Aluminum started as one of the world’s most expensive materials because it was difficult to refine—even though it made up 8 percent of the world’s crust. But eventually aluminum became one of the cheapest materials after methods of mass producing it were invented in the 1880s. It went from $1200 per kilogram down to a…
We already know that spider silk is something of a wonder material, but scientists are still discovering more awesome things that it can do. An international team of researchers has found that spider silk shares a useful property with semiconductors—except rather than exploiting this to manipulate electrons, it can be…
Rock and mountain climbers rely on strong, yet elastic ropes to keep them safe should they happen to fall. Now mathematicians at the University of Utah have come up with an equation to design an ideal climbing rope—one that would be safer and more durable. They described this perfect rope, and a promising class of…
Vincent van Gogh’s “Starry Night” seems to have a special appeal for scientists, who have recreated it using bacteria, among other media, in the past. Now scientists at Caltech have made their own tiny version of the painting—a dime’s width across—out of folded DNA molecules. Some day the same technique could be used…
It’s so interesting to watch the magic material that is graphene get made, because you can’t really see a damn thing. It’s totally transparent and only one atom thick, so it’s basically creating invisibility with the help of other materials.
We’ve all noticed how those last few Cheerios in the cereal bowl seem to cluster together in the center and along the edges. It’s called the “Cheerios effect.” Now an international team of physicists has discovered a reverse Cheerios effect. They described their results in a new paper in the Proceedings of the…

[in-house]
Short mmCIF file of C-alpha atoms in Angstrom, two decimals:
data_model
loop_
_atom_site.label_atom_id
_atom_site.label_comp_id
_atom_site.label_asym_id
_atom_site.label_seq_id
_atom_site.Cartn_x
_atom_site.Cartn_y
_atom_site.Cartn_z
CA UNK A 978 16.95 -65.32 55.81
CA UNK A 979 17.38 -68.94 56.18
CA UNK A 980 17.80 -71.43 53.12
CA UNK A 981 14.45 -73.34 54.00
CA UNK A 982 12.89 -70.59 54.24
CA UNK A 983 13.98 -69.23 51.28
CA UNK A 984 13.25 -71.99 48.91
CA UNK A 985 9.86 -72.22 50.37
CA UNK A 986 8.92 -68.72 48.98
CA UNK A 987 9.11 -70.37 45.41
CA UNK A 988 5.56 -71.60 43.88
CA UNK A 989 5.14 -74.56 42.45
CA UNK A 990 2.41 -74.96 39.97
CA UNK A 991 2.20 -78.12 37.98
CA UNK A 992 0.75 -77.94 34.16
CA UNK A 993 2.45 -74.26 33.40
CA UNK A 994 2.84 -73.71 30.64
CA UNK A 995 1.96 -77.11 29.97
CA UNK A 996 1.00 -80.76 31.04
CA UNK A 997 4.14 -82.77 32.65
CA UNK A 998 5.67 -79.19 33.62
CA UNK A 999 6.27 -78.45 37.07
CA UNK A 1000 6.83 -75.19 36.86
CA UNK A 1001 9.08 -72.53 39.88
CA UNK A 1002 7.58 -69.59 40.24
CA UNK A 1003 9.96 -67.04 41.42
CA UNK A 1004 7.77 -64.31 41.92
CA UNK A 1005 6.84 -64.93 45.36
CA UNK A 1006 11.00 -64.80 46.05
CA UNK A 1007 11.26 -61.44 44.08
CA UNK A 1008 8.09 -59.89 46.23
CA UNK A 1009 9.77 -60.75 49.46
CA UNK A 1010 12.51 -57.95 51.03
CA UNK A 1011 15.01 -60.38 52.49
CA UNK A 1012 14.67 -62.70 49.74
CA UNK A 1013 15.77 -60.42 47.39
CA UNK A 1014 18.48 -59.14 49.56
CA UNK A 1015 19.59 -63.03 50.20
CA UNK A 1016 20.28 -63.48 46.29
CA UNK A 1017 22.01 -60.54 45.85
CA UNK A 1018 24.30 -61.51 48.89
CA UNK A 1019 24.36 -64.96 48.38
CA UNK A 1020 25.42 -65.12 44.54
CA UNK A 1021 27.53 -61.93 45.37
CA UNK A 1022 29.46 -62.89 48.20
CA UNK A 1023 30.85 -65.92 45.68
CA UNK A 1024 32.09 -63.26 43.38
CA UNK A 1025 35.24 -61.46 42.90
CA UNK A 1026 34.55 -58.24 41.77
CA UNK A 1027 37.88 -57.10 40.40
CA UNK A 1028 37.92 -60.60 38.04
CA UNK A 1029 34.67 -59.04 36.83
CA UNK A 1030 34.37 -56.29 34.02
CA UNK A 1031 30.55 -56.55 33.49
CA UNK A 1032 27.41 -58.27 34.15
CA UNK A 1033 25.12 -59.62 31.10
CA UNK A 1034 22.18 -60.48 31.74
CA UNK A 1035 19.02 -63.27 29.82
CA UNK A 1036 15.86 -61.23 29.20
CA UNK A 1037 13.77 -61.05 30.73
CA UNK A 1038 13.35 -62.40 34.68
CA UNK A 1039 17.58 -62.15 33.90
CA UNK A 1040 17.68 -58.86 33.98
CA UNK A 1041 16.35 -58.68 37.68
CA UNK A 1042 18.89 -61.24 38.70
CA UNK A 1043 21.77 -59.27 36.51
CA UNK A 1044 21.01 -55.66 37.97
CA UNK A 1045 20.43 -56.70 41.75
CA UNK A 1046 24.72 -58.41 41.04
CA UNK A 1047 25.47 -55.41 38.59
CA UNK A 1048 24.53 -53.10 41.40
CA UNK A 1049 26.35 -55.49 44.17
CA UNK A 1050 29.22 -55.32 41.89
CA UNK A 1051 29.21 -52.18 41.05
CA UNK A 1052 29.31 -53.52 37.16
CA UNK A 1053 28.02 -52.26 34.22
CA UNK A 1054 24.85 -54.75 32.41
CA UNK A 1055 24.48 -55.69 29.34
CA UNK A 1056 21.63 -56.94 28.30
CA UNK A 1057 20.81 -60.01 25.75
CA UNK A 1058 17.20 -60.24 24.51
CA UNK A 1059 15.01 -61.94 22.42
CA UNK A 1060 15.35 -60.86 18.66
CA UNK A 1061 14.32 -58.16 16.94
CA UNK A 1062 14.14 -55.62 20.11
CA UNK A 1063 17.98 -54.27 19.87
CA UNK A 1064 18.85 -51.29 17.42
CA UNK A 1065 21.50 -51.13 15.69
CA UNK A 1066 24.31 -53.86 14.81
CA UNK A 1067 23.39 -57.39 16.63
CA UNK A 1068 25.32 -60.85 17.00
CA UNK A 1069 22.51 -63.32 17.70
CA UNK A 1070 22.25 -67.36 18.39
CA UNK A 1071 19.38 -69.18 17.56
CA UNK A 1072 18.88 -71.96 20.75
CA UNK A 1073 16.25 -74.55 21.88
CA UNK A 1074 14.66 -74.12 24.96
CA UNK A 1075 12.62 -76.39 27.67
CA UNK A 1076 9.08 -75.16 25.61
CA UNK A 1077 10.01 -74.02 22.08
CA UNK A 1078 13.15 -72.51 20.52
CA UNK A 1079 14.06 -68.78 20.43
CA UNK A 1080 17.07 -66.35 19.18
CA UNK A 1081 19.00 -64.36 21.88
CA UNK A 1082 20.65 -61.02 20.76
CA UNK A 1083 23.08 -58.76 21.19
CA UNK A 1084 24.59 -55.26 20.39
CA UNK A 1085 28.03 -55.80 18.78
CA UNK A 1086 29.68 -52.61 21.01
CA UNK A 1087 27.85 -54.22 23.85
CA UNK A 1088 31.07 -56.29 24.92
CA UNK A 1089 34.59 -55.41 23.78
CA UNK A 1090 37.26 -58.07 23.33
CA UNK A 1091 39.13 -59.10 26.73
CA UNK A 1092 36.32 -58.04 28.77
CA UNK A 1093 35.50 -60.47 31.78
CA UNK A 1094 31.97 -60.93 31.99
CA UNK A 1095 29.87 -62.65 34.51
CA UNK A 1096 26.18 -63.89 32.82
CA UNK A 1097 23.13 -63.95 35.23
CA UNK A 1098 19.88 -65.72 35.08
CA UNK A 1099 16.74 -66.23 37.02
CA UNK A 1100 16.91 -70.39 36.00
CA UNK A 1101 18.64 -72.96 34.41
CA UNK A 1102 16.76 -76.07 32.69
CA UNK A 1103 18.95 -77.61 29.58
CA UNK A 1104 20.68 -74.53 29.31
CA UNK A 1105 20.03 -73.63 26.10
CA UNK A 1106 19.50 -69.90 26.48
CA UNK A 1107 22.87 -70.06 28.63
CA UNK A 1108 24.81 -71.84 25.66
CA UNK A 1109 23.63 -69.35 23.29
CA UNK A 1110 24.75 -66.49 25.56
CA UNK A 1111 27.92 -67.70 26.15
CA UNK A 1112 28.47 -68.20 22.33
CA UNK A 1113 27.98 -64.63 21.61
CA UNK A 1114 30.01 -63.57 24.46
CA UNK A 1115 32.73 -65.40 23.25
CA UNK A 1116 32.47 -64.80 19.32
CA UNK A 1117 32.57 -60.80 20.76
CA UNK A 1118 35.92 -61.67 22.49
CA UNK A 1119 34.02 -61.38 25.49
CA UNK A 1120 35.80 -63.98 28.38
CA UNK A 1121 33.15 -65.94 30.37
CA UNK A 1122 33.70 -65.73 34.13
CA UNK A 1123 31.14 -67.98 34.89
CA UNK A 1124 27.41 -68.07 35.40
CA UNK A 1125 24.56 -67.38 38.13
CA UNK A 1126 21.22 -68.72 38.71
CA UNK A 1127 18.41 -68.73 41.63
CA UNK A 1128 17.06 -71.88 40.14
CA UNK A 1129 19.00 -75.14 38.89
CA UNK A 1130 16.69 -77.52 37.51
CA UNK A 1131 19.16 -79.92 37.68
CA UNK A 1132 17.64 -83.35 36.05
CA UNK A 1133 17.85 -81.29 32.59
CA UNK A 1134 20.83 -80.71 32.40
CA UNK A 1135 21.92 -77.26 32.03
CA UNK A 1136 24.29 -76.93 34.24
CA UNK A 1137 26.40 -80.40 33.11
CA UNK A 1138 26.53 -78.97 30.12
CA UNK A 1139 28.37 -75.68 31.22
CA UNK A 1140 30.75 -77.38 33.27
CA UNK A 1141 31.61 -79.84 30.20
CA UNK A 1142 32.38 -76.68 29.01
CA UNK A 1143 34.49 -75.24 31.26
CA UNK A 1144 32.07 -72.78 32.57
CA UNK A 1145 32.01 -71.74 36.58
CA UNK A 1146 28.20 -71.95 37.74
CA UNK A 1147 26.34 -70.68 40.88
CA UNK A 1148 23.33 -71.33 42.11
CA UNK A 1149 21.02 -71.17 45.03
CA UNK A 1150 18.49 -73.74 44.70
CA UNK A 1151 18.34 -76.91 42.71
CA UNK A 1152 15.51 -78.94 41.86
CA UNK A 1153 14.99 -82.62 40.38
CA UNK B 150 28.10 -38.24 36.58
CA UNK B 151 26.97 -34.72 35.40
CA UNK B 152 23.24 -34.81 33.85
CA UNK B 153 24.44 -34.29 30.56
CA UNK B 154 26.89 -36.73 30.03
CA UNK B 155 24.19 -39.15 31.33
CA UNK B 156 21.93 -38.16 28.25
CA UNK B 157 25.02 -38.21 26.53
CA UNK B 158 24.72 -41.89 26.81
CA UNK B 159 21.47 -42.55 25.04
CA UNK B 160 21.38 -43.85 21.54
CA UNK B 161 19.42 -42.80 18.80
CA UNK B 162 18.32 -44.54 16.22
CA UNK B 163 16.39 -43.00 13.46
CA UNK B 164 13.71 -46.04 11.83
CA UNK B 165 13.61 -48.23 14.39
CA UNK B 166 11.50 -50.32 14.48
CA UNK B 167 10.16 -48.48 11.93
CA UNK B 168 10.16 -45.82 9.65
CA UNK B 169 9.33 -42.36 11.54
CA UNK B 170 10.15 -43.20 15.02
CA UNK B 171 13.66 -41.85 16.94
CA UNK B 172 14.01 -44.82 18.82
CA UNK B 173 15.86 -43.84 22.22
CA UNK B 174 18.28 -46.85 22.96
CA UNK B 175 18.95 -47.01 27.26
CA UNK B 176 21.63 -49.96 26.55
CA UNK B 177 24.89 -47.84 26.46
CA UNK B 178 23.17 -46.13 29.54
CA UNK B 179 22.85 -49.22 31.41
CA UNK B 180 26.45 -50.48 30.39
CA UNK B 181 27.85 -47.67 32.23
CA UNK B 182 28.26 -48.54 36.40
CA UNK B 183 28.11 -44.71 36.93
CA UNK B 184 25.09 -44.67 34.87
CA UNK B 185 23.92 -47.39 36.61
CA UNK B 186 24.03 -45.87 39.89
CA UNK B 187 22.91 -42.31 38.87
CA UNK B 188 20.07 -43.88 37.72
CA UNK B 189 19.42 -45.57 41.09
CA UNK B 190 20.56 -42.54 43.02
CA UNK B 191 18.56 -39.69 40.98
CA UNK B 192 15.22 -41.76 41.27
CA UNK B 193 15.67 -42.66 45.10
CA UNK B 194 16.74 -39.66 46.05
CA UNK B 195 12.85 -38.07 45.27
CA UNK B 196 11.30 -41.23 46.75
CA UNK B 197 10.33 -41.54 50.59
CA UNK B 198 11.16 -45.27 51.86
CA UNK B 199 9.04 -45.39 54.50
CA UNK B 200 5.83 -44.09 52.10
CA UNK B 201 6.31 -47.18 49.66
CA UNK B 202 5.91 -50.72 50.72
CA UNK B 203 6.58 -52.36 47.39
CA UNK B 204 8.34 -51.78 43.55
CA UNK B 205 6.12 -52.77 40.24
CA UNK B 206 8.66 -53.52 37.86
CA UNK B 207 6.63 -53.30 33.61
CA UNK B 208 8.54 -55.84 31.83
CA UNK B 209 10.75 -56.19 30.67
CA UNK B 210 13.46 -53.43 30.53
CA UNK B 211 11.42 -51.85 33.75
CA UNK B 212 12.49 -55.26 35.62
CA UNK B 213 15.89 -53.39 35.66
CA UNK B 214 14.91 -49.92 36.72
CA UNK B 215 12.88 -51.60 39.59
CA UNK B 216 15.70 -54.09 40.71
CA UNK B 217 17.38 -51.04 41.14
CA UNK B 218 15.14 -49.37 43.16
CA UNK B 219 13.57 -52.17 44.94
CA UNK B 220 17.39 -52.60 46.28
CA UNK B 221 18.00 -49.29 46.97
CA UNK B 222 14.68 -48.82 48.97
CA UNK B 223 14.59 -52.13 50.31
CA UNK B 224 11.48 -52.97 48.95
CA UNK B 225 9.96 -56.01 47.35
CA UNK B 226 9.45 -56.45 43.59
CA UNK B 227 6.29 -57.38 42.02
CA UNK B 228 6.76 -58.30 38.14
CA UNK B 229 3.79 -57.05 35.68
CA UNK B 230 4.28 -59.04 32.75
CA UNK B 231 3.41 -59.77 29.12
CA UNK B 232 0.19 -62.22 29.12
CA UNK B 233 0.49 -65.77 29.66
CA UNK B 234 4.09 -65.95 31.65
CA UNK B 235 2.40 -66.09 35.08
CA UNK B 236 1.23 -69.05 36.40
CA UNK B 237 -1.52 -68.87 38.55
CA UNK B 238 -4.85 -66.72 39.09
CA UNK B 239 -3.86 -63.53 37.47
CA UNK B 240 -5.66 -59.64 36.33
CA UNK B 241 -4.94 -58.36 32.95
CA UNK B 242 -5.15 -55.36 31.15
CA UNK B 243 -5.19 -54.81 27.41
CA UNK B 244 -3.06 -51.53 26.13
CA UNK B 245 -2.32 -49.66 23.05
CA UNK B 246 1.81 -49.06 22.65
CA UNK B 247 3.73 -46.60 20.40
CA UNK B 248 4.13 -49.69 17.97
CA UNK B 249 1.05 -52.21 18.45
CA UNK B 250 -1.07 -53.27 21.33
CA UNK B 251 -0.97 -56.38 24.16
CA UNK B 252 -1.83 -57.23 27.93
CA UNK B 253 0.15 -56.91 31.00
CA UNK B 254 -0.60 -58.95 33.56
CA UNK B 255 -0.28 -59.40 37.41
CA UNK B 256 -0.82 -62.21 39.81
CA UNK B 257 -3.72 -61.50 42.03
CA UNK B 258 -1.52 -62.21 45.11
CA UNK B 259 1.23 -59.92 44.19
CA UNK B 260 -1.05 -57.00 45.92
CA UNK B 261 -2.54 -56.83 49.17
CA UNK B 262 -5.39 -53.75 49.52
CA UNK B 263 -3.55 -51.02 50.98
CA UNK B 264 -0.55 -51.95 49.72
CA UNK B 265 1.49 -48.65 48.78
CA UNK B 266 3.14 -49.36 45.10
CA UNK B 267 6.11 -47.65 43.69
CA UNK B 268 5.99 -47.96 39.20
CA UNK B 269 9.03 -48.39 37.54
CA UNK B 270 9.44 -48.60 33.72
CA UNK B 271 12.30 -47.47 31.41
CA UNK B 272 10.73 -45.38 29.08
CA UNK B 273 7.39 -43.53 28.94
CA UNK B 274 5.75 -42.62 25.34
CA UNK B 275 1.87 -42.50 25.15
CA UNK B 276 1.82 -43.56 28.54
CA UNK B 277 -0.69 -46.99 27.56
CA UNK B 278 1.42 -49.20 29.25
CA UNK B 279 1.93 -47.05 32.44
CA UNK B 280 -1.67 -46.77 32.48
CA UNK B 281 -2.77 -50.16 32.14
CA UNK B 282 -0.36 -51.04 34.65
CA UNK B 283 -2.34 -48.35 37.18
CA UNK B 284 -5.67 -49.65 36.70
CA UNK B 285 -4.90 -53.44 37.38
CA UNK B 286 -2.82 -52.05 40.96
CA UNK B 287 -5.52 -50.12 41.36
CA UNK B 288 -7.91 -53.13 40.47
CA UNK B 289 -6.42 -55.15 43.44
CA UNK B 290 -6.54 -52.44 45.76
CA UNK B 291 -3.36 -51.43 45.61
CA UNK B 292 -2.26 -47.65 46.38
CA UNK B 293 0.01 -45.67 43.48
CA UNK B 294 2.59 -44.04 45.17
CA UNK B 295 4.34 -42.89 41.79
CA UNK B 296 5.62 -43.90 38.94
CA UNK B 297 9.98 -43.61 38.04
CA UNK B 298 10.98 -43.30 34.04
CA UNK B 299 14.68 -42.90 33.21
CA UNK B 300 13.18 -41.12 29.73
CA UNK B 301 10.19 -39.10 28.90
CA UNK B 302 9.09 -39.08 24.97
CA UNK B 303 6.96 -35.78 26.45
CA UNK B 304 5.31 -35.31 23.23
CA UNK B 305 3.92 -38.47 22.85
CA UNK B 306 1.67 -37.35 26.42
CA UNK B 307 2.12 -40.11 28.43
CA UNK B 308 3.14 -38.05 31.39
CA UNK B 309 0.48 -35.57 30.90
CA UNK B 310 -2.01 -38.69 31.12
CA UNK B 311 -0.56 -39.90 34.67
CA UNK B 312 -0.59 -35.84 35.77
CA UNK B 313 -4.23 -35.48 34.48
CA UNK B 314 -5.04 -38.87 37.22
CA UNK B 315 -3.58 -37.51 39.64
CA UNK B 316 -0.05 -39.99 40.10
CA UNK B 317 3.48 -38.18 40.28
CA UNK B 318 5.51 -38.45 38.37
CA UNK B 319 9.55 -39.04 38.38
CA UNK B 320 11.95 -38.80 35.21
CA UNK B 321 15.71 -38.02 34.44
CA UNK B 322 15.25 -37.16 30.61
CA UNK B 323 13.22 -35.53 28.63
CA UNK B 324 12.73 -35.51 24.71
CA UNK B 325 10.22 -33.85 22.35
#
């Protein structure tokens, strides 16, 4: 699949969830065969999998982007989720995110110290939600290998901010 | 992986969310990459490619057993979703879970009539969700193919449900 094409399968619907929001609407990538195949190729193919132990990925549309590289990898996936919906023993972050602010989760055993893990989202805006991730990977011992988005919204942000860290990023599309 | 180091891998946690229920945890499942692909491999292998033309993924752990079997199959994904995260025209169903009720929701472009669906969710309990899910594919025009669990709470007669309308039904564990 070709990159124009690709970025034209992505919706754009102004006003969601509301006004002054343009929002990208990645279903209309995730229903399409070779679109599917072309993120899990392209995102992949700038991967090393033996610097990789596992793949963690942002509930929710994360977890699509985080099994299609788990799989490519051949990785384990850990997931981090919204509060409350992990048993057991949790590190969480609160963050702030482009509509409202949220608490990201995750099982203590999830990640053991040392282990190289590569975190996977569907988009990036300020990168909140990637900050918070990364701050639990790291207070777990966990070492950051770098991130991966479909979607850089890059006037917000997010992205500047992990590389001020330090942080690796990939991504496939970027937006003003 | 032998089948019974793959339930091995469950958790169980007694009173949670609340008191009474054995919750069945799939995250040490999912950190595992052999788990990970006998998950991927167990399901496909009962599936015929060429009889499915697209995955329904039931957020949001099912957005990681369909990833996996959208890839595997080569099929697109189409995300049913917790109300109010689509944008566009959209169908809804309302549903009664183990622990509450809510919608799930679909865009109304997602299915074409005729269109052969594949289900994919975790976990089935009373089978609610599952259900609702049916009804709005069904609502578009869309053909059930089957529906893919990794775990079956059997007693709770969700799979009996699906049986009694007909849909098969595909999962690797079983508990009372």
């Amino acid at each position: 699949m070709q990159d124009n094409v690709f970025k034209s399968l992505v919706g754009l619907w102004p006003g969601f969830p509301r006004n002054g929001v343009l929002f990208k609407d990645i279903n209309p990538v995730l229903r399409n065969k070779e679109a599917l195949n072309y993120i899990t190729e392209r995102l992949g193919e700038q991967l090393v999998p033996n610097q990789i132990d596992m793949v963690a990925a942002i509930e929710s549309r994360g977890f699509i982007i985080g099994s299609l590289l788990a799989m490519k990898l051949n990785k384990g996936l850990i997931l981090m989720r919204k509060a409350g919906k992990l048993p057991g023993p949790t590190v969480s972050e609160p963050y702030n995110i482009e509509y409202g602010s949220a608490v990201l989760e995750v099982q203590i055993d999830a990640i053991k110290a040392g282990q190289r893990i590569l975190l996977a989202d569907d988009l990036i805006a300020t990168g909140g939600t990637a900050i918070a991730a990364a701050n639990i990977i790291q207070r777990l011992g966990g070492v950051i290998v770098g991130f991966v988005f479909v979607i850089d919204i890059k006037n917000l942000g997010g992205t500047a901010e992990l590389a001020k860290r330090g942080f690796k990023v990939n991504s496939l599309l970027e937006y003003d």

A lot of fresh fruit and vegetables spoil between the farm and your mouth. But a team of Tufts University researchers has developed a silk coating that could help keep fruit from turning without the need for refrigeration.
Welcome to the Wikkelhouse, a building that’s made not from concrete, brick or wood—but cardboard.
You can thank the guys toiling in this pictures for the fact that you don’t have to change your tires very often: They’re mining sulfur, which is mainly used to vulcanize rubber and make it more durable.
It’s tough. It’s thick. It’s brown. It’s a lot like leather—but in fact this new material is made in the lab using leftovers from a brew of kombucha tea.
Water’s just plain old water, right? Not when you trap it inside a tiny channel, it seems, because then it behaves like no other solid, liquid or gas.
As a civilization we are blanketing our planet with plastic. One of the most frightening illustrations of this fact is a prediction that by 2050, our oceans will contain more plastic than fish. Amazingly, a smart solution for reducing our reliance on plastic, and protecting marine life, could come from those very…
Several years ago, scientists calculated the properties of an exotic form of carbon—called Carbyne—and found that it promised more strength and stiffness than any other known material. Now, it’s finally been made in a stable form inside an Austrian lab.
Your shirts may yet be spared your clumsy eating. A team of scientists has created a new kind of super slippery coating called X-SLIPS that can shed all kinds of water- and oil-based products—like ketchup and mustard!
Fancy treating yourself? The world’s largest ever blue diamond is going up for auction on May 18th at Christie’s in Geneva. But you better have a healthy bank balance: It’s expected to sell for somewhere in the region of $45 million.
Metallic foams are often used to provide high strength with low weight. But a new series of experiments reveals that they’re far better at providing protection from heat than their solid counterparts, too.
Washing clothes is boring; being outside in the sun is fun. So this new kind of fabric, which uses light to degrade the organic compounds that make up your filth, can’t be turned into clothes fast enough.
Screwing up a nice flat sheet of paper is usually a sign of failure—but if the material’s graphene, it may be a good idea. Researchers have shown that crumpling the carbon-based material can actually provide it with some impressive new properties.